That dovetailed well with a comment Jeter made to Boston Globe columnist Dan Shaughnessy earlier this week when asked whether he'd play in Boston if the Yanks had already been eliminated from the playoffs.
Jeter also told Shaughnessy that he doesn't deal in hypotheticals. So if he's healthy, would he play?
"Why would I not?" Jeter responded.
The Yankees' home schedule ends with a 7:05 p.m. ET game against the Orioles on Thursday, Sept. 25, creating the conjecture. Additionally, Mariano Rivera pitched in his final game before retirement on Sept. 26, 2013, the last home game of the season. He then skipped the season-ending three-game series at Houston.
But Rivera was a closer and Jeter is an everyday player. Skipping games would be antithetical to Jeter's entire persona. He is the captain, after all, and the greatest shortstop in Yanks history. Ultimately, Jeter will have the rest of his life to relax off the field.
"I understood what Mariano did last year," said Brendan Ryan, Jeter's understudy at short this season. "I totally back him for that. He even apologized to the Astros' fans. Even if Jeter hits a walk-off grand slam in his final game here, I'd be really surprised if he didn't play [in Boston]. I don't think there are any plans but that."
Ryan has been wrapped up in another story that has been part of Jeter's final days in uniform.
There has been some speculation that as the Yankees struggle to stay in contention for an American League Wild Card berth, Ryan would be a better defensive choice than Jeter on a daily basis. Jeter has struggled lately at the plate. He went into Saturday's game batting .261, 49 points below his lifetime average of .310. Manager Joe Girardi played Ryan at short and used Jeter as the designated hitter in the second game of the three-game set against the Royals.
The choices for Girardi are few. Ryan went into the game hitting .213. Stephen Drew, a lefty-swinging option who has played 20 games at second base and nine times at short since a July 31 non-waiver Trade Deadline trade with Boston, was slumping at .138 with the Yanks.
Ryan, a personable guy, literally burst out laughing when asked about the talk that he should be playing instead of Jeter.
"I don't hear too much of it. We keep our heads out of that stuff. None of that matters," Ryan said. "I'm grateful for every opportunity. I've watched every day how much [Jeter] invests in his craft and cares about winning, how much it still matters after 20 years. That's special. It's been a blast working with him, taking ground balls with him every day. It's something I'll cherish."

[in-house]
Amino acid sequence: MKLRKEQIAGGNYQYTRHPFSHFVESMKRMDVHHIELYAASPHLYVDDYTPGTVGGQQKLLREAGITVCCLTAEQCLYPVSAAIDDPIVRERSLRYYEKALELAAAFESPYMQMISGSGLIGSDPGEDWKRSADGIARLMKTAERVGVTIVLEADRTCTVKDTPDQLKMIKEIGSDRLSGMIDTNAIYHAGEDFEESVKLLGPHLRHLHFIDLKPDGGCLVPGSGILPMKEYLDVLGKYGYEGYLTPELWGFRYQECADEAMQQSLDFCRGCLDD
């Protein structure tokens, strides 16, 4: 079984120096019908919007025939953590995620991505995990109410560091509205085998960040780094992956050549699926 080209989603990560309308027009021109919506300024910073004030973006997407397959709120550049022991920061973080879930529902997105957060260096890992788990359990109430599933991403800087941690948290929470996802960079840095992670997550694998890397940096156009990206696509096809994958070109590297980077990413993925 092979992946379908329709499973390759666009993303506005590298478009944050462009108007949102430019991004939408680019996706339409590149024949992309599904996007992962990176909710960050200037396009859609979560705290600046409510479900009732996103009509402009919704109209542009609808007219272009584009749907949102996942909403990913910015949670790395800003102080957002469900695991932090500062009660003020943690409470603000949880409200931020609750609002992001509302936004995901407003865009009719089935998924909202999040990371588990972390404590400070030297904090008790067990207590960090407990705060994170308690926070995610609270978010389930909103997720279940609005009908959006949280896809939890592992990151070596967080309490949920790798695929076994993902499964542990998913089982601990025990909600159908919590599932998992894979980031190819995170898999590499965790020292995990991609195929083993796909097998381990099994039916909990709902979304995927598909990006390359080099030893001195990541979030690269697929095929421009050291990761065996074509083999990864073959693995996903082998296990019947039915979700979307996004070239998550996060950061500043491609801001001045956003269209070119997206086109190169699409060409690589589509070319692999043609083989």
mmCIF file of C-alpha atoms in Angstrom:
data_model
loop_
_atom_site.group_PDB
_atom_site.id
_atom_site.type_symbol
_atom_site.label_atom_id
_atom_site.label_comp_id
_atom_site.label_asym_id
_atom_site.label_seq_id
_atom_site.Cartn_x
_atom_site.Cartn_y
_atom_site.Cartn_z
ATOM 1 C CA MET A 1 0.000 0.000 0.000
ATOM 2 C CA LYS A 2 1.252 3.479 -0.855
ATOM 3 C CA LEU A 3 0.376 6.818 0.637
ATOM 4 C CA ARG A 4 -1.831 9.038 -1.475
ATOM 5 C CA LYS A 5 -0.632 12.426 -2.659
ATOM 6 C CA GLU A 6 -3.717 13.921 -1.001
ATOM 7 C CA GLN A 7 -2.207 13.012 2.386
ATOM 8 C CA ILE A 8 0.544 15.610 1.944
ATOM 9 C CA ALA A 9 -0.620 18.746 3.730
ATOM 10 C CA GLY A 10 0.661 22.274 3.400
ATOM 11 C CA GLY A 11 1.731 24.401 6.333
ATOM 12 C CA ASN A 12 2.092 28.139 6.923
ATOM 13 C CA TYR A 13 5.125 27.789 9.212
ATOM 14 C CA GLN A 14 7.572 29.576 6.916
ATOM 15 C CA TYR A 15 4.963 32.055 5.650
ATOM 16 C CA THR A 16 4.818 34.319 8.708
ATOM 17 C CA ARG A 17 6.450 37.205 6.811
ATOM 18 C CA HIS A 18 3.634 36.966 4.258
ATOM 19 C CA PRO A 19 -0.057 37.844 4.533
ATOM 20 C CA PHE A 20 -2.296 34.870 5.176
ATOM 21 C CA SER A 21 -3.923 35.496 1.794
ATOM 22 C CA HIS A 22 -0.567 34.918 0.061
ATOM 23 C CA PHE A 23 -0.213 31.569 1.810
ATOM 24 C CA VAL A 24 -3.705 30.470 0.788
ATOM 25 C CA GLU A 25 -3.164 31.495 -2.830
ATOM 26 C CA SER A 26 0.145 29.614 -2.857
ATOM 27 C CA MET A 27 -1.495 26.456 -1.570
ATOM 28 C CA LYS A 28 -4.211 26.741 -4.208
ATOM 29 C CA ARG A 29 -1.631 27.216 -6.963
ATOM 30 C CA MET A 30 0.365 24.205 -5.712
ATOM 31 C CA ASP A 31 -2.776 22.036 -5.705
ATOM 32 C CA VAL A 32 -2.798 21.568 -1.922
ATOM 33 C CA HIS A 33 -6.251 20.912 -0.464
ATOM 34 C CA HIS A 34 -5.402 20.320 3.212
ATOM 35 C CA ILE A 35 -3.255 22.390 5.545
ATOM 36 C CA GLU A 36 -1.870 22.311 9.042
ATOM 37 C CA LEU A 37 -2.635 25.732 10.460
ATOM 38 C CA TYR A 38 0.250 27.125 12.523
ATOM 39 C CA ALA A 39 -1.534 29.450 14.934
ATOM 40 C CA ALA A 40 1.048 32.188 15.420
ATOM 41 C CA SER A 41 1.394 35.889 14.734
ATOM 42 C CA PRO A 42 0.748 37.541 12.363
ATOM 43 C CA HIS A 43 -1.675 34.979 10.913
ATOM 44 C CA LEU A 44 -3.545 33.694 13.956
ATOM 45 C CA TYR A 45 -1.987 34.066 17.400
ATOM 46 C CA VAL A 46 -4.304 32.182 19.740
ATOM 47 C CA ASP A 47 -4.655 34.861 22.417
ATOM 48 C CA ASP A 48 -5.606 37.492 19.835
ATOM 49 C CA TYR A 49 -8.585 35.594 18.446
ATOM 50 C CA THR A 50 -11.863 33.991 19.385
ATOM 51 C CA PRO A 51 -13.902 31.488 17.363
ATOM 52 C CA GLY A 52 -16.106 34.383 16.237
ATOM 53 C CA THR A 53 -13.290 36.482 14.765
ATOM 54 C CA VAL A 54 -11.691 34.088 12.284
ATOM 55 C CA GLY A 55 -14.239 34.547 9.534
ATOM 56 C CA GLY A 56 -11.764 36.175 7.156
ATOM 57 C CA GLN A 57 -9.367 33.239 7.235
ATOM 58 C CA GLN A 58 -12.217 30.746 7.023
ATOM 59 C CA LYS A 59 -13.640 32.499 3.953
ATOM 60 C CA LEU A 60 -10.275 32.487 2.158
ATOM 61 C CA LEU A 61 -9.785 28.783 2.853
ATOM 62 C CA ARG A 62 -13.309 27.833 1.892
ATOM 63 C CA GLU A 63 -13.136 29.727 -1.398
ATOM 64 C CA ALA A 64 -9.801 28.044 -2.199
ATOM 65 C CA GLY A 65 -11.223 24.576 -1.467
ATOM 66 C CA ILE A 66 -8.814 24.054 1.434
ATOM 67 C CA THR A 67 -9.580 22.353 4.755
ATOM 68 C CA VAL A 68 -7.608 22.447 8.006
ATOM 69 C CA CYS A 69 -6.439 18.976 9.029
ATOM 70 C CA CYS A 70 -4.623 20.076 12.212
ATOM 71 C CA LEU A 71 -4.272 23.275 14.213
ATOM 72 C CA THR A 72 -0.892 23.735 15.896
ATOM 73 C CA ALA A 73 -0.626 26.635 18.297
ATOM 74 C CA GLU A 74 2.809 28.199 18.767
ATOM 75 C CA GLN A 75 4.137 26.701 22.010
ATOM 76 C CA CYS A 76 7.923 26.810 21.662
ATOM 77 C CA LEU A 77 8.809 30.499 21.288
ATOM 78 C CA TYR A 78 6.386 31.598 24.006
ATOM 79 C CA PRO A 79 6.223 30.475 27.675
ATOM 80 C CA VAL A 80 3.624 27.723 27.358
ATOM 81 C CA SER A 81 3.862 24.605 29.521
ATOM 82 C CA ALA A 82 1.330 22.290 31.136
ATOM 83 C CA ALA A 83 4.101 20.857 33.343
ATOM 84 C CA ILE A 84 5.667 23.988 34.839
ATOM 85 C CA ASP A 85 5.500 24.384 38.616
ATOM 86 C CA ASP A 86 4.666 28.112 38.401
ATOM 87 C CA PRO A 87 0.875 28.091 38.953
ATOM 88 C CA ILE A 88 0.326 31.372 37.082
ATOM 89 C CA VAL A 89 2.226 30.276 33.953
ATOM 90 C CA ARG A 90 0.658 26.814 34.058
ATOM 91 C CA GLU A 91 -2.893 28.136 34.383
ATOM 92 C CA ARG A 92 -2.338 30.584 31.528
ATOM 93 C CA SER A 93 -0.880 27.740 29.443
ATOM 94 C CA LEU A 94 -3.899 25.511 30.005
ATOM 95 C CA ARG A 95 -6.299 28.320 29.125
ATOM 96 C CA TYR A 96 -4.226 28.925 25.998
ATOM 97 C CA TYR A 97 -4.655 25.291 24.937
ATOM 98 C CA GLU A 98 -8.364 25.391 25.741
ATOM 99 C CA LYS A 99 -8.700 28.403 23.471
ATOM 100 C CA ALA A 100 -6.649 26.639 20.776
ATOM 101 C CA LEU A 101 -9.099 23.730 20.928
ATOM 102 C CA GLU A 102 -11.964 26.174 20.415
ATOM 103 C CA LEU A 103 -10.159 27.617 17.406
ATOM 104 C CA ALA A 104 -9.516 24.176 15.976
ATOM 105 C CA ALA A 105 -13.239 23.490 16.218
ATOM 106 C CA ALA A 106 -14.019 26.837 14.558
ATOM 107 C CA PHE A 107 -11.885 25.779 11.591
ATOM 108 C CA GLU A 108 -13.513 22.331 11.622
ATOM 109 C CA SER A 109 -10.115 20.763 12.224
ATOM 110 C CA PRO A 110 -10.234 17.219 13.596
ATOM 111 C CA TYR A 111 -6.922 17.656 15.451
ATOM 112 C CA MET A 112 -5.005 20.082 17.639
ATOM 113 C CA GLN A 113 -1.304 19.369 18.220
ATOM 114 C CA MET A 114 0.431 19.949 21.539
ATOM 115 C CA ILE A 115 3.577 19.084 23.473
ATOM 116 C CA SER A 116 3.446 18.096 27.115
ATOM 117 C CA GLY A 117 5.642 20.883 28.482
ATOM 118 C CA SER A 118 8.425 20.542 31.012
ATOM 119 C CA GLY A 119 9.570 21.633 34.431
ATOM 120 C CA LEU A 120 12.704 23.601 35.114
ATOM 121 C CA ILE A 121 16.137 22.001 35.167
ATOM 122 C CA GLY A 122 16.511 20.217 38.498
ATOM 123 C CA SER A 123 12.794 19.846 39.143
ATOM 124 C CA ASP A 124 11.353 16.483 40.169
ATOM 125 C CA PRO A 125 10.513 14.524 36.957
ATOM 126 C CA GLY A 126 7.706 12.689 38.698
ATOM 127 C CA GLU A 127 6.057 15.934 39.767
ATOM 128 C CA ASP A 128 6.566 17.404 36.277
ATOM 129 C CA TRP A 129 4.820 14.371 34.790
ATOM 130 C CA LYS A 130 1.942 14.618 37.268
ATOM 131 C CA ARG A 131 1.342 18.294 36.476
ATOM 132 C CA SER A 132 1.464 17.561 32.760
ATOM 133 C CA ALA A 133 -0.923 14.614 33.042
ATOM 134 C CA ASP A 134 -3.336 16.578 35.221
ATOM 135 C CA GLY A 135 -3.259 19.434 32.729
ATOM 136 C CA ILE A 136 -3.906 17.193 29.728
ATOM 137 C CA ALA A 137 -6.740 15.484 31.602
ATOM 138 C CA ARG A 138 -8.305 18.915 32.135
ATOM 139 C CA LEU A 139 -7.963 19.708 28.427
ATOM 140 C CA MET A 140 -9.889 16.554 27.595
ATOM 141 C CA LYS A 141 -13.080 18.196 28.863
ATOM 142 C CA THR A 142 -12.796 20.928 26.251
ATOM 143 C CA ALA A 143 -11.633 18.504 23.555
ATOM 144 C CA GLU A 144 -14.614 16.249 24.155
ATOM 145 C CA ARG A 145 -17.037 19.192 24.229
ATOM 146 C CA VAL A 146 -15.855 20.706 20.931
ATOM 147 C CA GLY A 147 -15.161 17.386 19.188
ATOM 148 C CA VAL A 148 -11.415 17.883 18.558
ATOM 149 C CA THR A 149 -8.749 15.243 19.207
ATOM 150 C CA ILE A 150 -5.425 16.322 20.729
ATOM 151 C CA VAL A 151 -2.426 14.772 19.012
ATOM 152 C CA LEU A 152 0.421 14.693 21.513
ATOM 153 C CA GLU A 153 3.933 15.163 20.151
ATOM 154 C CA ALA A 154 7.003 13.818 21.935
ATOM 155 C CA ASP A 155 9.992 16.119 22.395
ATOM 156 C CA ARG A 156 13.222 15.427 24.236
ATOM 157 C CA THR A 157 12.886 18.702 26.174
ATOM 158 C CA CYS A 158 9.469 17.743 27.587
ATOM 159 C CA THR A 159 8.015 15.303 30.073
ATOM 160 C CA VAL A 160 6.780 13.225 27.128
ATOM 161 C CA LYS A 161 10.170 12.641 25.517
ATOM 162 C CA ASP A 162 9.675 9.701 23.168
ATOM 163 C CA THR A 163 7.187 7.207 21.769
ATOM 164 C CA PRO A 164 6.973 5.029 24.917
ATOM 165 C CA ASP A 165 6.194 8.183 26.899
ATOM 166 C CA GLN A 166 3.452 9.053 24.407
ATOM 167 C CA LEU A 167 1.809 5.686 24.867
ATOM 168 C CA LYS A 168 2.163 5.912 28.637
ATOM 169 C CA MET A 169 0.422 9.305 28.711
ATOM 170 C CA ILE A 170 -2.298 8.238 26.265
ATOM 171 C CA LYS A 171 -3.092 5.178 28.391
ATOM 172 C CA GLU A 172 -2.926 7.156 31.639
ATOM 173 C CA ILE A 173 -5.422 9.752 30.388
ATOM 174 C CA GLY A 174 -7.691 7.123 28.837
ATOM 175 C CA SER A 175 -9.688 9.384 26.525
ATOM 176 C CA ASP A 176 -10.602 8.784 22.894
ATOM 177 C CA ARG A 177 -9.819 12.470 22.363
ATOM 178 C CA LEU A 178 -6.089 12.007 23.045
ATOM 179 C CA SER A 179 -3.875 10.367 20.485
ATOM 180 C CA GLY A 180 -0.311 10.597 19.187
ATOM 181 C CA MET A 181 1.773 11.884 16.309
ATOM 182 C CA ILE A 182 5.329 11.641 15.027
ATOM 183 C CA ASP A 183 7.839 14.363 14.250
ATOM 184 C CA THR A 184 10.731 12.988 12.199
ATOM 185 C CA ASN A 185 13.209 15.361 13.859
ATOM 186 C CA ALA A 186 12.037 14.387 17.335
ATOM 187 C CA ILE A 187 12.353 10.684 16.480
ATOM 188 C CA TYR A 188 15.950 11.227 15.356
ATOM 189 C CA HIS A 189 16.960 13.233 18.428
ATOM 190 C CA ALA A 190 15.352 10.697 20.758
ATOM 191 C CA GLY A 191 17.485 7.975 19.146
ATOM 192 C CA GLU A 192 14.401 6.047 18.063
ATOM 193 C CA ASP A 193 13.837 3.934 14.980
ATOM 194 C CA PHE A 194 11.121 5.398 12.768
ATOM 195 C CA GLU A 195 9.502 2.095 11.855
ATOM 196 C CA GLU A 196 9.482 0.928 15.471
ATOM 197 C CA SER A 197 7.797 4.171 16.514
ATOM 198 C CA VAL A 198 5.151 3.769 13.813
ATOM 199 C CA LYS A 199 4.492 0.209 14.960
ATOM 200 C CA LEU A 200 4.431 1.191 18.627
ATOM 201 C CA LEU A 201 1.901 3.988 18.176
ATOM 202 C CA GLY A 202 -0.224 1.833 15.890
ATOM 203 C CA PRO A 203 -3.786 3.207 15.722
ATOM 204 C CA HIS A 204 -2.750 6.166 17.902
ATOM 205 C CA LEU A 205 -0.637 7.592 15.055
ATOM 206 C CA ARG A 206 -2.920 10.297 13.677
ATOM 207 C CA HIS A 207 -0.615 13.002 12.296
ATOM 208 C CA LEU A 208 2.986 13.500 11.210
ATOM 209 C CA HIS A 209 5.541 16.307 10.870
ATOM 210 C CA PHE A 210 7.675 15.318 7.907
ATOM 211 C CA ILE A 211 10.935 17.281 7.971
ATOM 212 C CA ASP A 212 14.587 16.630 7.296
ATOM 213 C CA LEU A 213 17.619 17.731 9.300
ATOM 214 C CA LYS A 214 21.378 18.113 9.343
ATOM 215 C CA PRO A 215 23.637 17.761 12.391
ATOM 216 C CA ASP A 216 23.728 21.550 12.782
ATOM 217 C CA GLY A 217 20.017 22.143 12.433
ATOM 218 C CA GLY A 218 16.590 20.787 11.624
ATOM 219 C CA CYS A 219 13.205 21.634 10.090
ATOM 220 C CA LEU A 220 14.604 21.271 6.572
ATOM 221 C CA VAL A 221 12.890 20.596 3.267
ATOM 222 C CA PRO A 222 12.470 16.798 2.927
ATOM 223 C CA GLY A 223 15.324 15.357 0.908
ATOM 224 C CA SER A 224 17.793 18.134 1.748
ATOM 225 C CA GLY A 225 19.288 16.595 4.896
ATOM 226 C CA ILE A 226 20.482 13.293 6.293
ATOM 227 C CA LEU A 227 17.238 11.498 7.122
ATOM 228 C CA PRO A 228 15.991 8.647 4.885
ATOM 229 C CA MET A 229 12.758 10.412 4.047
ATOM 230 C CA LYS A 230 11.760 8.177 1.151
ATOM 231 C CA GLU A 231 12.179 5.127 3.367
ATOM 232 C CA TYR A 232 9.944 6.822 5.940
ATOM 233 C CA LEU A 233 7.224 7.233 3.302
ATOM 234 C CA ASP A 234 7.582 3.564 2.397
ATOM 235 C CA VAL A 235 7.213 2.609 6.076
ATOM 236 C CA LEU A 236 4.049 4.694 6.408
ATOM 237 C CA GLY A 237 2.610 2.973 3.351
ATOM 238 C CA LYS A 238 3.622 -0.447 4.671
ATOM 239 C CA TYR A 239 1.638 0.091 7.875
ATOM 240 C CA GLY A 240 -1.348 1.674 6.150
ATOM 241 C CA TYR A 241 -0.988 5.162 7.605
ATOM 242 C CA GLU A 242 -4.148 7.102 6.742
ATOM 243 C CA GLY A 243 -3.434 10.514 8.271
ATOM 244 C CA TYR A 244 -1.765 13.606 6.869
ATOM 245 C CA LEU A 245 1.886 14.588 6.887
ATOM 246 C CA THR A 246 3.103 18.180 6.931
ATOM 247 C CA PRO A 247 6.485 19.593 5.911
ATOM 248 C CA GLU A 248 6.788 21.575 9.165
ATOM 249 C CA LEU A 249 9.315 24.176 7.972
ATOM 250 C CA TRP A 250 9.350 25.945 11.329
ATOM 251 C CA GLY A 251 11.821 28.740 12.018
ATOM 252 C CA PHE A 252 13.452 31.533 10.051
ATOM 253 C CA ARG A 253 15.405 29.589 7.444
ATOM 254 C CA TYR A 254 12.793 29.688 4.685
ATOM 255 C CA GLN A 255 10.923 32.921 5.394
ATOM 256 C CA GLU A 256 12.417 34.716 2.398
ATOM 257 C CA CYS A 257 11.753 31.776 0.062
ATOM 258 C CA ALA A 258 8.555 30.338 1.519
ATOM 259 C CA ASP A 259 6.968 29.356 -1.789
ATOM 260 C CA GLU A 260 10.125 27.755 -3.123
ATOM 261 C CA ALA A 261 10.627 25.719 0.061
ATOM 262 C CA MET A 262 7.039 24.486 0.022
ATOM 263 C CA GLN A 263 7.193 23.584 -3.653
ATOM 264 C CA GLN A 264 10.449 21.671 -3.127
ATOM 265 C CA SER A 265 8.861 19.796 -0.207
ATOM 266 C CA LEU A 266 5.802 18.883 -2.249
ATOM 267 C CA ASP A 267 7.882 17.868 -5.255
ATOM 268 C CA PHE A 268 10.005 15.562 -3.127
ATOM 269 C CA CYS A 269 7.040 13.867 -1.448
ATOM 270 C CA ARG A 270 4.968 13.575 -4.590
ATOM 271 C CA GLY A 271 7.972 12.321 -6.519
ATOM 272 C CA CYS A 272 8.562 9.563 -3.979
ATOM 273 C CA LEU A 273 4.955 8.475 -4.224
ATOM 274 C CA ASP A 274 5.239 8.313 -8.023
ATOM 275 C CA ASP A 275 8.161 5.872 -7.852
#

The reality is that the Yankees still have a better chance of winning every day with Jeter in the lineup. Those who cite defensive metrics have long said that Jeter is a below-average shortstop. But then there are plays like this: In the eighth inning of Friday night's 1-0 loss to Kansas City, Jeter ranged into the hole between third and short and backhanded a grounder hit by Alcides Escobar. Fading toward third base, Jeter made a strong throw off his back foot to nip the speedy runner. He hardly looked 40 years old.
All of that is far from abstract. Even less abstract is that with only 22 games left to go after Saturday, fans are clamoring to see No. 2 at least one last time before his single digit becomes the last the Yanks retire and place in Monument Park. Ten of those games are on the road in Baltimore, Tampa Bay and Boston, while 12 are at Yankee Stadium, including that four-game final home series Sept. 22-25 against the Orioles.
Girardi's dilemma is to balance Jeter's health and welfare with his club's run at a playoff spot. Jeter, it should be reminded, missed all but 17 games of the 2013 season after breaking a bone in his left foot during Game 1 of the 2012 AL Championship Series against Detroit.
"You have to balance his health and productivity is what you have to balance," Girardi said on Saturday. "We're in a situation where we've had some days off that are built in, which have helped. I've been pretty steadfast. A lot of times when I give him a day, it's a day game after a night game. I don't play him more than five or six days in a row, and I'll continue to do that."
Jeter has played in 126 games this season. And Girardi wouldn't speculate about how many of the final 22 will showcase Jeter.
"I don't know," Girardi said. "Players, you have to see how they feel on a day-to-day basis. I mean, you never know."
And that takes us back to Boston.